• If they are looking for a certain type of professional – make sure that you are in that profession.
  • If they are looking for an individual with a specific background – make sure that you qualify.
  • If they are looking for someone to describe a real-life experience – make sure that you describe a personal/professional experience.

They already understand the subject matter – you do not have to explain it to them.

Skip introductions and “I hope you are well” pleasantries.

HARO is all about speed.

The journalist wants a specific quote in mind and your job is to deliver it.

There is no need to introduce yourself, say hi, or wish them well.

Get straight to the point because HARO is transactional.

Do not tell them to contact you or a client for more information.

If you don’t have a quote ready for them, do not respond.

If you fit the criteria – do it properly.

If you’re representing a client, get a quote from them first instead of introducing who your client is, why they’re a good fit, and telling the journalist to contact them because they won’t.

Respond in a way that the journalist can copy/paste.

When doing HARO link-building, write in a way that is easy for the journalist to copy and paste in a few seconds. Anything that requires editing tends to be overlooked.

When responding, do the following:

  • Ensure there are no spelling errors (saves the journalist from having to correct them).
  • Use localized English based on the publication’s primary audience (American vs UK/Australian).
  • Write in short, easy-to-consume sentences.

Make it easy to link to you.

Always include the URL that you wish to be linked to.

I include this information in each response in the following format:

<name>
<job title>
<website URL>

Frequently asked questions.

Does replying to a HARO callout immediately increase the chance of being included?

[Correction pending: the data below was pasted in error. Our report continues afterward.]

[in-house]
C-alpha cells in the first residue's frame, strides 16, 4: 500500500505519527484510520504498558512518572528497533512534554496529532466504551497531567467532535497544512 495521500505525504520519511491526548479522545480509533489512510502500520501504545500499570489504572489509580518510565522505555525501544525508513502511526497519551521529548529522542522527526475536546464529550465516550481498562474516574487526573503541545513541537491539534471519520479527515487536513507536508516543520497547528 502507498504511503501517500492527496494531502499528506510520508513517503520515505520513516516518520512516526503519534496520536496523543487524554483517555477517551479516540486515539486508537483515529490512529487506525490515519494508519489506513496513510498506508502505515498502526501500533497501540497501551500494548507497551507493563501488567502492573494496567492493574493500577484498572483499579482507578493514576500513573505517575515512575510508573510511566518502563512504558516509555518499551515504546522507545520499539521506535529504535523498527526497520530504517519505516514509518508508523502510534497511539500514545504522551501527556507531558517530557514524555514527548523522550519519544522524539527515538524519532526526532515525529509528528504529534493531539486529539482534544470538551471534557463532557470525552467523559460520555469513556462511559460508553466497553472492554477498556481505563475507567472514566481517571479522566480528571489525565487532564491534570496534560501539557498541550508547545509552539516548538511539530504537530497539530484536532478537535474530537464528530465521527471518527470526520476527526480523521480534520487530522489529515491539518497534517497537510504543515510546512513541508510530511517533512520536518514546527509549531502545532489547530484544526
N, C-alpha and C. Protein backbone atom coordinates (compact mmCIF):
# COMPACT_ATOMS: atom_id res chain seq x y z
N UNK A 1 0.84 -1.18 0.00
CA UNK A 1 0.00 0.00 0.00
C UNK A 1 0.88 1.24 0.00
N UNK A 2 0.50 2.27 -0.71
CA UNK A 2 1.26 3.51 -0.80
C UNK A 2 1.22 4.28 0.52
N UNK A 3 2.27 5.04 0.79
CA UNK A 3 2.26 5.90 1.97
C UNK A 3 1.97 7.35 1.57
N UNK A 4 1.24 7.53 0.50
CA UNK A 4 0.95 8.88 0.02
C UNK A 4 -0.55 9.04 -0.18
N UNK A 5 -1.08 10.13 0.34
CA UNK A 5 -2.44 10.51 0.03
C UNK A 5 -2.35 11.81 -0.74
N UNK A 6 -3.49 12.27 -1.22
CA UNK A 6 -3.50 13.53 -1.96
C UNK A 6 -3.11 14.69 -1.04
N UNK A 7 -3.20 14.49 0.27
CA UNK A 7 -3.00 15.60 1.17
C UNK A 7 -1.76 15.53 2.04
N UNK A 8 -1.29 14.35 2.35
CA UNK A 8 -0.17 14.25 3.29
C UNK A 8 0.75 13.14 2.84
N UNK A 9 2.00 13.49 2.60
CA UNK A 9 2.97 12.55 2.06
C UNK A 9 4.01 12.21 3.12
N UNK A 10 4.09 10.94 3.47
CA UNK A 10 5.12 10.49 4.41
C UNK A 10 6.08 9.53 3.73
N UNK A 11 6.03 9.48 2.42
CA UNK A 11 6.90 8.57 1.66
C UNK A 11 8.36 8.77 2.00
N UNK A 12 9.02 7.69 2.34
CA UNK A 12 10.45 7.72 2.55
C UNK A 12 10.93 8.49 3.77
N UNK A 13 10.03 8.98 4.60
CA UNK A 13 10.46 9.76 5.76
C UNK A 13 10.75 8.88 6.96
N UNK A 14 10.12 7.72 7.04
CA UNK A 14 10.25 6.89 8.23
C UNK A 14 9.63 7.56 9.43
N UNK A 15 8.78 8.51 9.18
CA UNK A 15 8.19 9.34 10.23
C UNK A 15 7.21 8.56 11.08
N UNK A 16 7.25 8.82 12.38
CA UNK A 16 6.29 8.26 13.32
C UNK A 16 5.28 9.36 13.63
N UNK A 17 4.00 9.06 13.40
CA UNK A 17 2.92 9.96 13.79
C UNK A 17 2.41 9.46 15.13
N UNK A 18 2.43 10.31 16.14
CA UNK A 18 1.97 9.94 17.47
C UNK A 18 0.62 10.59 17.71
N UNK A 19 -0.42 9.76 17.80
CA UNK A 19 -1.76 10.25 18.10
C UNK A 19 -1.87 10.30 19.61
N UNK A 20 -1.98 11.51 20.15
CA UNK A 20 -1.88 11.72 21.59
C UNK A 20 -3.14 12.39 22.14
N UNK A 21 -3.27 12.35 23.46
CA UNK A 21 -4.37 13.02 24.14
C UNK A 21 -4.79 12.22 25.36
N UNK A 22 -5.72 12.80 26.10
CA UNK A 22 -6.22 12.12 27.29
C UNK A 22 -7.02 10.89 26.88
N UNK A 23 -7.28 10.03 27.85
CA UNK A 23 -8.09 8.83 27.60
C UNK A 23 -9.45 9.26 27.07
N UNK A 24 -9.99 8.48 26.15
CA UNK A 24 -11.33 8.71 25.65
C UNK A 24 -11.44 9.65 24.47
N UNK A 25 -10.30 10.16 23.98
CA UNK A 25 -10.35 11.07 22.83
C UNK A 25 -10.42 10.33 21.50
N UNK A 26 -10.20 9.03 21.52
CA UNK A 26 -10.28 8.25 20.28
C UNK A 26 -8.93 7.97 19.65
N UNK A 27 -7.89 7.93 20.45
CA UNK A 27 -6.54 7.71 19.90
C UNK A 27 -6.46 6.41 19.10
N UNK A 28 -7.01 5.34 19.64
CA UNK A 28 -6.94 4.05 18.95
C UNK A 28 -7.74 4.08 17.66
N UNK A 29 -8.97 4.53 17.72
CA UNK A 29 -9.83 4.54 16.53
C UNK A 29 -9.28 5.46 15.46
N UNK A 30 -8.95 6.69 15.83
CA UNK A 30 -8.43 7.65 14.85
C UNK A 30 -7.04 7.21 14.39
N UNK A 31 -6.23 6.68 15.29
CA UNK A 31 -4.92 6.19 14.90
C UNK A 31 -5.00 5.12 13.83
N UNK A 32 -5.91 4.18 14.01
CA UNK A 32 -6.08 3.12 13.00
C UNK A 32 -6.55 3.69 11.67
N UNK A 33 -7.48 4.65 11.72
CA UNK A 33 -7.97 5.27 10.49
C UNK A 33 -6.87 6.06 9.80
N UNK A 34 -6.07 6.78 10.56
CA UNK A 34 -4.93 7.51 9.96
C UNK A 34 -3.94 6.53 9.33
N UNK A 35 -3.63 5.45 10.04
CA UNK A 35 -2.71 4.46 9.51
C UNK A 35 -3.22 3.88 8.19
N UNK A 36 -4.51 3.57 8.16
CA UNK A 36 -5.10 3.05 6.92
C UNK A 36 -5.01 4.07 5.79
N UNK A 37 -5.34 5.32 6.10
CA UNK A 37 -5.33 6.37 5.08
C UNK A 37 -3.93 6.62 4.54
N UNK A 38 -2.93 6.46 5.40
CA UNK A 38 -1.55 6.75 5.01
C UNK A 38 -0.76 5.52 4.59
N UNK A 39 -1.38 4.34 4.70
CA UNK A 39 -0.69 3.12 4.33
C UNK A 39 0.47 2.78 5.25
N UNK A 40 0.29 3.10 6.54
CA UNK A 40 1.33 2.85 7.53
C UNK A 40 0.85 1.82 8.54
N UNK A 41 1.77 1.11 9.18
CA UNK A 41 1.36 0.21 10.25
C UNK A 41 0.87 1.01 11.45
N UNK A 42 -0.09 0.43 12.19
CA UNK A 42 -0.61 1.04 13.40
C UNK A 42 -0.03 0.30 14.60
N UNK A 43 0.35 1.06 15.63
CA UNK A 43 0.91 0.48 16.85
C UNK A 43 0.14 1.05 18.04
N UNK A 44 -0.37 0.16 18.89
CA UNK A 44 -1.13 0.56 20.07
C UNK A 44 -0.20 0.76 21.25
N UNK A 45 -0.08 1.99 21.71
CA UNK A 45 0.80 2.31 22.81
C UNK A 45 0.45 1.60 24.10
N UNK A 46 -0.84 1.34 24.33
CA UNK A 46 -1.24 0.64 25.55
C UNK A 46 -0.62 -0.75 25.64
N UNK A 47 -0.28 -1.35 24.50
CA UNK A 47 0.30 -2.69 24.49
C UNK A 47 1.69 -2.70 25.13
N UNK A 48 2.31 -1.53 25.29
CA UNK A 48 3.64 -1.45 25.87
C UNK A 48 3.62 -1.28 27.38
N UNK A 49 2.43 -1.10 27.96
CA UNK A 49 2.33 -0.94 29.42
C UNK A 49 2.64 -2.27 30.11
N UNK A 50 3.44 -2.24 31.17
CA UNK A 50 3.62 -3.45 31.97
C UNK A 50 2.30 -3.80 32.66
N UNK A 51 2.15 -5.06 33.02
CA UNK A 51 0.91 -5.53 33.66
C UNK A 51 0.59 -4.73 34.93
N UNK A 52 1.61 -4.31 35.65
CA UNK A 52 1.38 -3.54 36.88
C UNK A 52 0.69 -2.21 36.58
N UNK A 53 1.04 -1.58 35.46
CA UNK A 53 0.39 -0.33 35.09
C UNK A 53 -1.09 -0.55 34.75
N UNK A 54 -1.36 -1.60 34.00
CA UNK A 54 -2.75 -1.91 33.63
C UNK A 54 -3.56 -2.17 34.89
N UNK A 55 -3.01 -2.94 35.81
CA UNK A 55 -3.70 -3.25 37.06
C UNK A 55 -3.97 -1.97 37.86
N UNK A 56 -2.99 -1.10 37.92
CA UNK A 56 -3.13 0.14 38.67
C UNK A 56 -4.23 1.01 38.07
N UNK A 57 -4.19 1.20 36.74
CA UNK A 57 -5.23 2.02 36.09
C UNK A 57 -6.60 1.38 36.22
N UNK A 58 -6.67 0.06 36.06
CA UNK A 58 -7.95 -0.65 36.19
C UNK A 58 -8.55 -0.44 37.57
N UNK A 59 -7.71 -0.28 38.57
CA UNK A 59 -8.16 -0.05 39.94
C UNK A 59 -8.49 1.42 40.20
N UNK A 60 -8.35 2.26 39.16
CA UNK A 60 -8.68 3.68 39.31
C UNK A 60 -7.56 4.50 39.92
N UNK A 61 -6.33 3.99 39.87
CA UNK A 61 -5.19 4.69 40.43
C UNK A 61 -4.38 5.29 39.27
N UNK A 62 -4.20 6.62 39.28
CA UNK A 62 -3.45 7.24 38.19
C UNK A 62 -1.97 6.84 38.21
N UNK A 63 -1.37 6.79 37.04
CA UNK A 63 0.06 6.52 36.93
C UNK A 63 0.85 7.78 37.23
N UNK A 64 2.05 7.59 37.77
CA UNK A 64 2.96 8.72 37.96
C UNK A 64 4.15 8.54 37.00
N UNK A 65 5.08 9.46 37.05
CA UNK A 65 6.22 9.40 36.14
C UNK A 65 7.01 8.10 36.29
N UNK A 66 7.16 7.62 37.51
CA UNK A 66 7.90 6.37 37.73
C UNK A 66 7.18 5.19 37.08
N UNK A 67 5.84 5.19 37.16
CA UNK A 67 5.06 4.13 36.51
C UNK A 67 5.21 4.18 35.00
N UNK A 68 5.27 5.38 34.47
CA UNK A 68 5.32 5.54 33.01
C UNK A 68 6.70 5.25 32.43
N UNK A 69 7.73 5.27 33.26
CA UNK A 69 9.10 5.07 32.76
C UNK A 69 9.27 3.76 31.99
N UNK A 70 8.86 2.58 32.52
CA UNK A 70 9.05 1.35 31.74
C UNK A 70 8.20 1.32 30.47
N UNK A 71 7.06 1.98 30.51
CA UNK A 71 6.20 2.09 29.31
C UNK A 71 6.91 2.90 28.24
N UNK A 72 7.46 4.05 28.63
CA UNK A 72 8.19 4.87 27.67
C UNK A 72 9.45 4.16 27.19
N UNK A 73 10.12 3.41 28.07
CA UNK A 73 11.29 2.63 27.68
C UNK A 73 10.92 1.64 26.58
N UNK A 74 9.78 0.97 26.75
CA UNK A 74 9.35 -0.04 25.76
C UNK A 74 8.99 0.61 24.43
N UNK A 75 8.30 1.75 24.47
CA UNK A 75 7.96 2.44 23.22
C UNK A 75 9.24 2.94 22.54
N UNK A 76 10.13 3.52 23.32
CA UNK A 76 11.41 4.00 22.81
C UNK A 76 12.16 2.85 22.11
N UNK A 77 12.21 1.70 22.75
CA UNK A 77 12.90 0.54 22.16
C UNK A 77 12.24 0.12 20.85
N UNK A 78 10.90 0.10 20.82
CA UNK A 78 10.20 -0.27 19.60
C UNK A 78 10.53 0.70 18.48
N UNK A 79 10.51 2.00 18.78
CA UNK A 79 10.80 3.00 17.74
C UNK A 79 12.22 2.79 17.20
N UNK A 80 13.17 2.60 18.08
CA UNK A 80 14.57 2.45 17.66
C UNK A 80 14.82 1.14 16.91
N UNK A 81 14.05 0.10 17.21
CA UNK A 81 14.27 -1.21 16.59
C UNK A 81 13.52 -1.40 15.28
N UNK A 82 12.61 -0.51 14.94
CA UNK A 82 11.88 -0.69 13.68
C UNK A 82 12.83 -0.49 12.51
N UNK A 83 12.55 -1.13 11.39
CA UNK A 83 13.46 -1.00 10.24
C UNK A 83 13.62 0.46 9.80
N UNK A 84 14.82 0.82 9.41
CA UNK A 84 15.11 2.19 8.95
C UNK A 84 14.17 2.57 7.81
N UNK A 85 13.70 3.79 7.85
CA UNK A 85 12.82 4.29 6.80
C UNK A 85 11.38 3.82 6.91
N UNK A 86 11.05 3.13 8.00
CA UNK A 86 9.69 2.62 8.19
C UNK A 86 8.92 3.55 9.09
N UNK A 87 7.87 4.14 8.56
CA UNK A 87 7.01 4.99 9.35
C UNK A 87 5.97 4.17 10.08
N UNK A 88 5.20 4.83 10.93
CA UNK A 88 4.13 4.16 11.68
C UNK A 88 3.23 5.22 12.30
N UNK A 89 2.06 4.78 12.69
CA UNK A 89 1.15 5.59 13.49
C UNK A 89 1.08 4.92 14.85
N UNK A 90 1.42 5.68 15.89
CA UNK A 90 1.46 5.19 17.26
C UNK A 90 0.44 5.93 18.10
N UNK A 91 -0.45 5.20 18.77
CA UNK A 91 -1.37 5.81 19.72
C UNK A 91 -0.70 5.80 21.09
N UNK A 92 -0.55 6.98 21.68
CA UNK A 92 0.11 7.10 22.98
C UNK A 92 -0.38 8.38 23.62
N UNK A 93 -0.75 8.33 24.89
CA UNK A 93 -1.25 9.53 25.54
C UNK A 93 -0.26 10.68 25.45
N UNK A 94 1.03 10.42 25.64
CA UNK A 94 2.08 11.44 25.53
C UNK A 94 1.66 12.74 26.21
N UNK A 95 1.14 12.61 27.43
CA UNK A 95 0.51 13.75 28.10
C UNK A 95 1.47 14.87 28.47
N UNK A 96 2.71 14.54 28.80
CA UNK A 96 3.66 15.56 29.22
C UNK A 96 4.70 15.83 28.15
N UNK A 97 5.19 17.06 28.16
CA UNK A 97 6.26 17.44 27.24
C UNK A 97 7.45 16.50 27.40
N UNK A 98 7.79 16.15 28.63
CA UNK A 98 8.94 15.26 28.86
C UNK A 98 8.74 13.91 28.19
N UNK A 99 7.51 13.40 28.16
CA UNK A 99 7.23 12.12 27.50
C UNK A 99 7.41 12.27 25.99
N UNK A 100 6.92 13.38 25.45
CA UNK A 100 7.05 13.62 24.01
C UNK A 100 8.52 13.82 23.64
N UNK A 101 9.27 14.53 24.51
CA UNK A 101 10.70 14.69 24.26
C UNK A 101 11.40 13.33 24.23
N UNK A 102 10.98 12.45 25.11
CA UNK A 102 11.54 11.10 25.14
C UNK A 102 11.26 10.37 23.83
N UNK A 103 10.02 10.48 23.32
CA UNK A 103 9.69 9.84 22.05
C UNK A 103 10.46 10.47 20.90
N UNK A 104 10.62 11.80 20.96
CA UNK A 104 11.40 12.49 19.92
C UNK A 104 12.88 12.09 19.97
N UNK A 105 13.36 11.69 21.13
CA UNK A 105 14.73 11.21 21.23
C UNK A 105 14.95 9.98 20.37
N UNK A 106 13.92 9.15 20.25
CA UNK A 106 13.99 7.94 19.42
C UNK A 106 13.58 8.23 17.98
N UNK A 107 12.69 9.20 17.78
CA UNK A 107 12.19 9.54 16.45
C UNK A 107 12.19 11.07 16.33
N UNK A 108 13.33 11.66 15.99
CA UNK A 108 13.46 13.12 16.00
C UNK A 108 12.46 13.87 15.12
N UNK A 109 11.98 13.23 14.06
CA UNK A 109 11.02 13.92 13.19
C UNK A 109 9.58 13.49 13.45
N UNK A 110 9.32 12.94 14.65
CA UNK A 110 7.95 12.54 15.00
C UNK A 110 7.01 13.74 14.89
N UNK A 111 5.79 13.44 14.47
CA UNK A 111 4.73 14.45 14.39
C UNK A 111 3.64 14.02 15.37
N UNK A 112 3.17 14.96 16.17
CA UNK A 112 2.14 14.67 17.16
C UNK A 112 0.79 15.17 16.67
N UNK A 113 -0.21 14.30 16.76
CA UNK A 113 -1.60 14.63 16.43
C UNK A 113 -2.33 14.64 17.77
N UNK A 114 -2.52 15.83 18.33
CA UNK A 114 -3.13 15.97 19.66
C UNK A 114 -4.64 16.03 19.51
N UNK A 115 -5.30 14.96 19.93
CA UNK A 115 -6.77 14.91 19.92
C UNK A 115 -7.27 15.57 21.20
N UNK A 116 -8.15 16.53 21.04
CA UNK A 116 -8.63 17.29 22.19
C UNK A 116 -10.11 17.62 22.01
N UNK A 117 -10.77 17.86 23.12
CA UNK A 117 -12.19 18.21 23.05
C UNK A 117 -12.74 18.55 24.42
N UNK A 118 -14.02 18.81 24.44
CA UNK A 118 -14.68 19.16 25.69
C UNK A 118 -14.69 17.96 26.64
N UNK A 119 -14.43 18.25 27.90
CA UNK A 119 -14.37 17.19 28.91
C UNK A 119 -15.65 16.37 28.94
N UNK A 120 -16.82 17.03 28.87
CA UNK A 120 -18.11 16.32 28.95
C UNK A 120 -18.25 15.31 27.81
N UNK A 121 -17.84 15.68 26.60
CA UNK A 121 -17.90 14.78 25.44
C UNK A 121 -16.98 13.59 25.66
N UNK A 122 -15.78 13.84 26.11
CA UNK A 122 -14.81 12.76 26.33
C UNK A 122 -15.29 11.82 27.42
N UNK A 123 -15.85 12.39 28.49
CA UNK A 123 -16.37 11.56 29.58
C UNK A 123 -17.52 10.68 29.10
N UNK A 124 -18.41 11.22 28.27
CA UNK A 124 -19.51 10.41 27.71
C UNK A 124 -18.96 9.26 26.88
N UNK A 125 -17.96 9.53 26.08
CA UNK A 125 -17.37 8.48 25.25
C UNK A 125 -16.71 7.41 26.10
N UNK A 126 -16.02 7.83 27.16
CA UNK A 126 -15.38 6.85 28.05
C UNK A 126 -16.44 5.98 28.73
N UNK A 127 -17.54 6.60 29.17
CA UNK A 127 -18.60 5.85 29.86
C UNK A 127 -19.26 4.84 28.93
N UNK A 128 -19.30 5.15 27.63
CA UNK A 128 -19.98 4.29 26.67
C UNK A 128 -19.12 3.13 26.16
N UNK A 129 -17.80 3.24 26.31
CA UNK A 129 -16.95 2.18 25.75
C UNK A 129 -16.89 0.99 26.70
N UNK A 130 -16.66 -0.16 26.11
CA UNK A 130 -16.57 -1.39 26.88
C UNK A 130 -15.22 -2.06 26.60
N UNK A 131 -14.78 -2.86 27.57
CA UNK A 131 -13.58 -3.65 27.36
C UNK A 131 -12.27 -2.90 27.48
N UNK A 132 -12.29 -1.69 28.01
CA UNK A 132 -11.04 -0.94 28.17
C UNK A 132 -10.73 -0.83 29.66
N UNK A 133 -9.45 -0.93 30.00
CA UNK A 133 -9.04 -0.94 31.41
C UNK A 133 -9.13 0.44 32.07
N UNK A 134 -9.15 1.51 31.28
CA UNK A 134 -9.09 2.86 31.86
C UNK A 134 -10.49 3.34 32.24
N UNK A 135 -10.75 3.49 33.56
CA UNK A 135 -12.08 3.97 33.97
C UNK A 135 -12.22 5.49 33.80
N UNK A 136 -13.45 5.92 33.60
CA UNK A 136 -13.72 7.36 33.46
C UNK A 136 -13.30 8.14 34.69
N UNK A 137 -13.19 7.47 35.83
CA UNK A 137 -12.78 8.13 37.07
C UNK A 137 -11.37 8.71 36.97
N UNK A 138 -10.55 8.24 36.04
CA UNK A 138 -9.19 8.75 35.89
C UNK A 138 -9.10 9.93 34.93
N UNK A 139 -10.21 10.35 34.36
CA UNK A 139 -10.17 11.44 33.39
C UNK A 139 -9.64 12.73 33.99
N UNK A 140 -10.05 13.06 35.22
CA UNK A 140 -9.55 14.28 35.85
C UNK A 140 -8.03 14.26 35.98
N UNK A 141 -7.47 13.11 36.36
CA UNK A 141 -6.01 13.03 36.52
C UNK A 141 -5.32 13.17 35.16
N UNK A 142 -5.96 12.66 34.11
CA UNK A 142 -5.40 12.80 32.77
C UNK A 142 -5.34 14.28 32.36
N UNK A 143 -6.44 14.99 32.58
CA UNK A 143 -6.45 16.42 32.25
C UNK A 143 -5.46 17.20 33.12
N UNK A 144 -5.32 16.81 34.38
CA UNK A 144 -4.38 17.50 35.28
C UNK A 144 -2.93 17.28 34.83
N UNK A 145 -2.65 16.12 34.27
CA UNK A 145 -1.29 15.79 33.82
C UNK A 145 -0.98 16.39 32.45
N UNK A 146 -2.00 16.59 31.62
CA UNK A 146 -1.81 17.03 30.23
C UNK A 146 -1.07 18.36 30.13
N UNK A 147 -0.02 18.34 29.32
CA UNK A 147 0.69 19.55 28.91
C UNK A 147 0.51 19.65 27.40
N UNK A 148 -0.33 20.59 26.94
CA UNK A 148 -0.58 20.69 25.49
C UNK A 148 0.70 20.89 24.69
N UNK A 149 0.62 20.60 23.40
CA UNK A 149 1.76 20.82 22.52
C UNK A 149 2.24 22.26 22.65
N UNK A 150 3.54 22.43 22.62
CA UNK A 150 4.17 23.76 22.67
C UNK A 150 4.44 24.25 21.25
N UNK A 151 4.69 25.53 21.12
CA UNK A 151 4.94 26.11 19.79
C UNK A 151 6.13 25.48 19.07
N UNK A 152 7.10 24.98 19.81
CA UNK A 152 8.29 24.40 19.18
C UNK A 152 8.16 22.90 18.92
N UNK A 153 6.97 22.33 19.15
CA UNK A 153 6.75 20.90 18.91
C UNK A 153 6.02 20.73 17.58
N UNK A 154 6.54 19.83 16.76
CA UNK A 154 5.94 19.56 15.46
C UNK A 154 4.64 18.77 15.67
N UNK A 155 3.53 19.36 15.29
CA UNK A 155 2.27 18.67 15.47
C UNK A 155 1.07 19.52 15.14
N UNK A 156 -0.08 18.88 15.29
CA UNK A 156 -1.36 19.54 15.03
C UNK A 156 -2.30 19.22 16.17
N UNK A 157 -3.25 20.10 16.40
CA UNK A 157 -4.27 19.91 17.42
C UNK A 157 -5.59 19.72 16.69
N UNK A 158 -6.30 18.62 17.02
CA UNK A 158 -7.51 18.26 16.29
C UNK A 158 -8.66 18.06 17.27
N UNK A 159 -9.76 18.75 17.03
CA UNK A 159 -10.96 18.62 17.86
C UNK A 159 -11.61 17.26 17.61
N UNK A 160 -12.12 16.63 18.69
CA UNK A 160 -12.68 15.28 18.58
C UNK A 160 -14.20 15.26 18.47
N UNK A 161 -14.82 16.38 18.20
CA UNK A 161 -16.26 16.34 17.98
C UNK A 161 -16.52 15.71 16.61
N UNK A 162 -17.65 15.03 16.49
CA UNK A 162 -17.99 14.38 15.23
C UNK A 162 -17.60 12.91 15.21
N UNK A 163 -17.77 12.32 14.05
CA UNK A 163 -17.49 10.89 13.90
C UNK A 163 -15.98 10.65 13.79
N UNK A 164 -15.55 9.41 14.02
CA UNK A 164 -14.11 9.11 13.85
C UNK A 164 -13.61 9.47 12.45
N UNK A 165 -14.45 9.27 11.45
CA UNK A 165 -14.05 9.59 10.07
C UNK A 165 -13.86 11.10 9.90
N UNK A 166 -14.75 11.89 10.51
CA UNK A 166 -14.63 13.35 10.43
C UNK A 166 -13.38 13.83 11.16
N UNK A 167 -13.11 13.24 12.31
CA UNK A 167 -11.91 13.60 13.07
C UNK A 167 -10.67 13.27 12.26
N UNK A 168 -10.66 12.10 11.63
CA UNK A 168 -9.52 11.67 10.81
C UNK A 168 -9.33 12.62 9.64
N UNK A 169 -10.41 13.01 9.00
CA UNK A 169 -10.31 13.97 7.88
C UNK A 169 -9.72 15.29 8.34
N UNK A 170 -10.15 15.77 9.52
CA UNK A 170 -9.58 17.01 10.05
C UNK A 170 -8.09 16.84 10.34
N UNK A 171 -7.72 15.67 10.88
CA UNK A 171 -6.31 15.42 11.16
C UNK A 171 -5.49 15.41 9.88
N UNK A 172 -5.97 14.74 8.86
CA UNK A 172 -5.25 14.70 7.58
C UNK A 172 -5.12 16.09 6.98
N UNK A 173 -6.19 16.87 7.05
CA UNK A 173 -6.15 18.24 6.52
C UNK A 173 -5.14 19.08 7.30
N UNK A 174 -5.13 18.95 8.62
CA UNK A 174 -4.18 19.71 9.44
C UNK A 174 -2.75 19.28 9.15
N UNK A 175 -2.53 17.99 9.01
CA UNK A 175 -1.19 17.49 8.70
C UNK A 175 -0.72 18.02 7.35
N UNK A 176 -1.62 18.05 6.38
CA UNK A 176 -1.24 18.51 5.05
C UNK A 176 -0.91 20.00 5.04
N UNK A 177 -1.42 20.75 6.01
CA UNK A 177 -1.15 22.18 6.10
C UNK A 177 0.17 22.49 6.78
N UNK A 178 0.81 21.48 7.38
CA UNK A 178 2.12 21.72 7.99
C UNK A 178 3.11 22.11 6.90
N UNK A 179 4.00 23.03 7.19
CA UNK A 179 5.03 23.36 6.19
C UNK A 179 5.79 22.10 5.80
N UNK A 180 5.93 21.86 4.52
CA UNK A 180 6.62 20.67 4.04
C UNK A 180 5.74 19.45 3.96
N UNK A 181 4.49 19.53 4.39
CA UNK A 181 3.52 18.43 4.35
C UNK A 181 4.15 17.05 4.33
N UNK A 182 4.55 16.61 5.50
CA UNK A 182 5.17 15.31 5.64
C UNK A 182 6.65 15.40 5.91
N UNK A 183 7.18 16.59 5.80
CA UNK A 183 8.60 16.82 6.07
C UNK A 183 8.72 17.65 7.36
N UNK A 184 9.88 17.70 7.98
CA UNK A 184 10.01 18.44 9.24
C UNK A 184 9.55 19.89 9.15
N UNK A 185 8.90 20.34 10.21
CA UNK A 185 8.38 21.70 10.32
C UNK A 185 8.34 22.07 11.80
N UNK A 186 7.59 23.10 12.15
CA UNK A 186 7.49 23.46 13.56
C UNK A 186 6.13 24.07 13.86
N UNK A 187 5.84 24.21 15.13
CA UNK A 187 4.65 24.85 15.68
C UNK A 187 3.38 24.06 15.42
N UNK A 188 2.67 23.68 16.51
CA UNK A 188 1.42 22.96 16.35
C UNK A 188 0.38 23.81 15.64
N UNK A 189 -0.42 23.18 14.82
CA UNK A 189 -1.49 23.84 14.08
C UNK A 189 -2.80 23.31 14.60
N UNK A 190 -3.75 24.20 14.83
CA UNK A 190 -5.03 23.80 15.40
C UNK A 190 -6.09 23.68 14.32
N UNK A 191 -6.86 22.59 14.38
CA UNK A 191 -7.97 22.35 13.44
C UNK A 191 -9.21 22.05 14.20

It can in some circumstances but this hugely depends on how the journalist schedules their work.

You’re better off making our response as relevant as possible than trying to rush it out.

I’ve responded to lots of HARO requests. Why am I not getting any HARO links?

Winning HARO links is almost like a lottery system. Even if you have followed all my recommendations, sometimes a journalist may pass on your response for reasons out of your control.

For example, journalists may choose another person to cite because:

  • They already have responses from people with a similar experience/profile/background as you.
  • They chose to cite the first two responses that they came across.

These factors are beyond your control. I can only advise that you keep at it because HARO as a link-building channel is a volume play.

How long should I spend on replying to a HARO request?

I have spent over an hour for just one HARO request and if the publication and request is relevant to you, I recommend that you

For more general requests, 15-20 minutes per response should be your benchmark. With more practice, you’ll get quicker at spotting worthwhile opportunities.

PS – keep a bank of all the responses you have sent. You can always re-use them for future requests.

Want to learn how to apply SEO like this?

For years I have recommended clients to invest in customer education to showcase their expertise. So watch me practice what I preach by showing you the exact process I deploy for my clients.